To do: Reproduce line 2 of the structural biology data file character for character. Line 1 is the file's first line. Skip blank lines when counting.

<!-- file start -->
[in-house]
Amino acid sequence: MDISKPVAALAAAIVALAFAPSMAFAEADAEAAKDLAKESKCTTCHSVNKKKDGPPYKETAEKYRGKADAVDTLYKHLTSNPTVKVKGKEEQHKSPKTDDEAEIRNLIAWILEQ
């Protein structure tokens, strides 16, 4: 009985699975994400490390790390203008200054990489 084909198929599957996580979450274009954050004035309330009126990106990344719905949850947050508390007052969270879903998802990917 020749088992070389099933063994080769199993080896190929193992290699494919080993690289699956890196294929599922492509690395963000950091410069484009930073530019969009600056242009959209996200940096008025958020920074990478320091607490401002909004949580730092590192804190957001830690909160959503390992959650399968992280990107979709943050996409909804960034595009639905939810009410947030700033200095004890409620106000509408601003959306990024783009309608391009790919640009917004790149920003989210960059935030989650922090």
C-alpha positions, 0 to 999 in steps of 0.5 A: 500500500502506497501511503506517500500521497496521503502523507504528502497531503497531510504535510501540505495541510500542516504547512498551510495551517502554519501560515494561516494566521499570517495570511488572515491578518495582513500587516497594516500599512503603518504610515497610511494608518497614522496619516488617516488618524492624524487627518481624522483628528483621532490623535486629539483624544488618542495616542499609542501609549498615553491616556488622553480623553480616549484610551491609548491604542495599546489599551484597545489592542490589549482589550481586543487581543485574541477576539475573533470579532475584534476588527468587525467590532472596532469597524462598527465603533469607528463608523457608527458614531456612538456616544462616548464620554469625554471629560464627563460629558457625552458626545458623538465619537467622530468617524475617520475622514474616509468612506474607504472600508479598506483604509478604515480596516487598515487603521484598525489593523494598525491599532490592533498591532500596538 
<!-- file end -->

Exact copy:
Amino acid sequence: MDISKPVAALAAAIVALAFAPSMAFAEADAEAAKDLAKESKCTTCHSVNKKKDGPPYKETAEKYRGKADAVDTLYKHLTSNPTVKVKGKEEQHKSPKTDDEAEIRNLIAWILEQ